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Sean George heads his own martial-arts training center in Stamford, Conn., to replace the excitement and rewards he used to get working on Wall Street.

Traders miss those risks

They yearn for bygone thrills, experimentation

– Sean George knelt in the Church of St. Paul the Apostle in Manhattan. He wasn’t praying. A gash below his right brow bled into his eye and down his nose before a knee to his groin sent him to the floor.

George, 39, head of credit-derivatives trading at Jefferies Group, was making his Muay Thai debut at the church June 22 in a sport that allows kicking, elbowing and kneeing. His eye was swelling shut by the time he lost in a split decision.

It was the happiest he has been all year, he said.

“Right now at work I’m making less risk decisions – and I enjoy taking risks,” said George, who headed investment-grade credit-default-swap trading at Deutsche Bank before he joined Jefferies last year. “If you’re in it for the game and the fight, the game’s over and the fight’s over.”

Wall Street set pay and profit records half a decade ago by wagering billions of borrowed dollars on lightly regulated products that didn’t exist a generation earlier. Now, the excitement and rewards that swelled even after the financial system almost collapsed in 2008 have been replaced by restrictions and malaise, according to interviews with more than two dozen current and former bankers and traders.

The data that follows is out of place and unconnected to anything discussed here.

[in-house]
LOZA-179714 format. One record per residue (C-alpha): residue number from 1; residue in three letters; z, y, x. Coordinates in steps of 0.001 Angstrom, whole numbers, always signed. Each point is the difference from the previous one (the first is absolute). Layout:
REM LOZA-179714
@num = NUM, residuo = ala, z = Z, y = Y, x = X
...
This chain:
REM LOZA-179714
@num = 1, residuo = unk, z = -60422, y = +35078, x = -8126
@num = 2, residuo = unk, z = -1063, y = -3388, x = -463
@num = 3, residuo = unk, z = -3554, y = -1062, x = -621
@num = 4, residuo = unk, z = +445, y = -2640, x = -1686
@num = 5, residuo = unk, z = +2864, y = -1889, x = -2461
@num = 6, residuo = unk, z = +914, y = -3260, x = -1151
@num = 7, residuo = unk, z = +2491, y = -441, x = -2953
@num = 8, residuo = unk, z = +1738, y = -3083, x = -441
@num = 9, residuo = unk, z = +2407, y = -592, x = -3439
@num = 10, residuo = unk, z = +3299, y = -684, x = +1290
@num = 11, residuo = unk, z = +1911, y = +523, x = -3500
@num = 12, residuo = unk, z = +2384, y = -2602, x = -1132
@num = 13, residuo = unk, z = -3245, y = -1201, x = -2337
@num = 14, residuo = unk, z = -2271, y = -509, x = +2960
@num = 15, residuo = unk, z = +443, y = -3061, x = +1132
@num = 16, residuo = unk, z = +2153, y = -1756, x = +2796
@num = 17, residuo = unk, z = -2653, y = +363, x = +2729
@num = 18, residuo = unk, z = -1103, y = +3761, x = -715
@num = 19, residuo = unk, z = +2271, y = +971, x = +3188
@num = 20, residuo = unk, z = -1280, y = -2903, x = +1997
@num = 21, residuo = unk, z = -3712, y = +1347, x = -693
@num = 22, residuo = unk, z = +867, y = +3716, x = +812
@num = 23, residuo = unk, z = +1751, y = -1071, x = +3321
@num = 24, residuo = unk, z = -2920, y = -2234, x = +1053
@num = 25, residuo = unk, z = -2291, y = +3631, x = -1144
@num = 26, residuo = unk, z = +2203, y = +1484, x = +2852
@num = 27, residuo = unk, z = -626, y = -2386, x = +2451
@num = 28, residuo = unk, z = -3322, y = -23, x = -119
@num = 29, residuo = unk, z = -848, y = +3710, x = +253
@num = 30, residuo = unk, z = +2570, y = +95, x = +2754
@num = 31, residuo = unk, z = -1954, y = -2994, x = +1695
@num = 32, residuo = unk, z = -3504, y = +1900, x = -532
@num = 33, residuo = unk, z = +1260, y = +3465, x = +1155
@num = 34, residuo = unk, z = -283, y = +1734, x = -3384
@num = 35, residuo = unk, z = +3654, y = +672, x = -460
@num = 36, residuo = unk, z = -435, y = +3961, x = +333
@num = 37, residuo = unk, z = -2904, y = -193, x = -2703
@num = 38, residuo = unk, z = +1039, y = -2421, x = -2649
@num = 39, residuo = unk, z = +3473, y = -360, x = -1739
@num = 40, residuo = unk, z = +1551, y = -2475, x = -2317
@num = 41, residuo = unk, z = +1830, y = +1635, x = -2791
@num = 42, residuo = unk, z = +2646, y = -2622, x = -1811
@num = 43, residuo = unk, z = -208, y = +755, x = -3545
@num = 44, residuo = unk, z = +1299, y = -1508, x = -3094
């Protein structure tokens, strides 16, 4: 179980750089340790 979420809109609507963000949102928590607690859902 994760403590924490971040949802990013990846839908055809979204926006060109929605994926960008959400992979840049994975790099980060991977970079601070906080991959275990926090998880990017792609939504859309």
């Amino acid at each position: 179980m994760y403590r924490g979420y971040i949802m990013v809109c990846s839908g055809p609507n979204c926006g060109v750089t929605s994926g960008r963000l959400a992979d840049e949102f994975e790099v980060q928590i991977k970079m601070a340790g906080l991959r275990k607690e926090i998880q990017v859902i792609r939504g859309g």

Some, like George, are seeking their kicks in less regulated jobs.

Others say they’re struggling to cope as JPMorgan Chase & Co. is being investigated for trades that caused at least $5.8 billion in losses, Goldman Sachs reported the worst first half since before Lloyd Blankfein became chief executive officer in 2006 and Barclays was fined a record $450 million for trying to rig global interest rates.

Banks face new restrictions designed to prevent another global credit crisis. Limits on proprietary trading, or bets with firms’ own money, and rules requiring them to hold more capital make it more difficult to use borrowed funds to boost returns. As the European sovereign-debt crisis escalates and economic growth in the United States and China slows, clients are refraining from the deals that power Wall Street profit.

“There’s no sexiness, there’s no fun; there’s no intellectual intrigue, either,” said Ethan Garber, who ran proprietary credit-arbitrage portfolios for Credit Suisse and Bear Stearns Cos.

Wall Street’s five largest banks – JPMorgan, Bank of America, Citigroup, Goldman Sachs and Morgan Stanley – reported the lowest first-half revenue since 2008, and their leverage has dropped an average of 44 percent. Shares of the firms are down an average 33 percent in the past 12 months, four times as big a decline as the 81-company Standard & Poor’s 500 Financials Index.

Bonuses fell by 20 percent to more than 40 percent at the major commercial and investment banks last year, compensation-consulting firm Johnson Associates reported.

Robert McTamaney, who helped run Goldman Sachs’s equities-trading business in Asia until last year, likened the shift on Wall Street to a “dulling down of the colors.”

“The socks are higher, the skirts are longer,” he said. “It’s like styles: They change, and you’ve got to change with it or be left behind.”

Another former Goldman Sachs partner, Robert Jones, mourned the loss of the joys of experimentation in banking.

“The increasingly detailed and micromanaged regulatory environment has taken a lot of the fun out of the game.”

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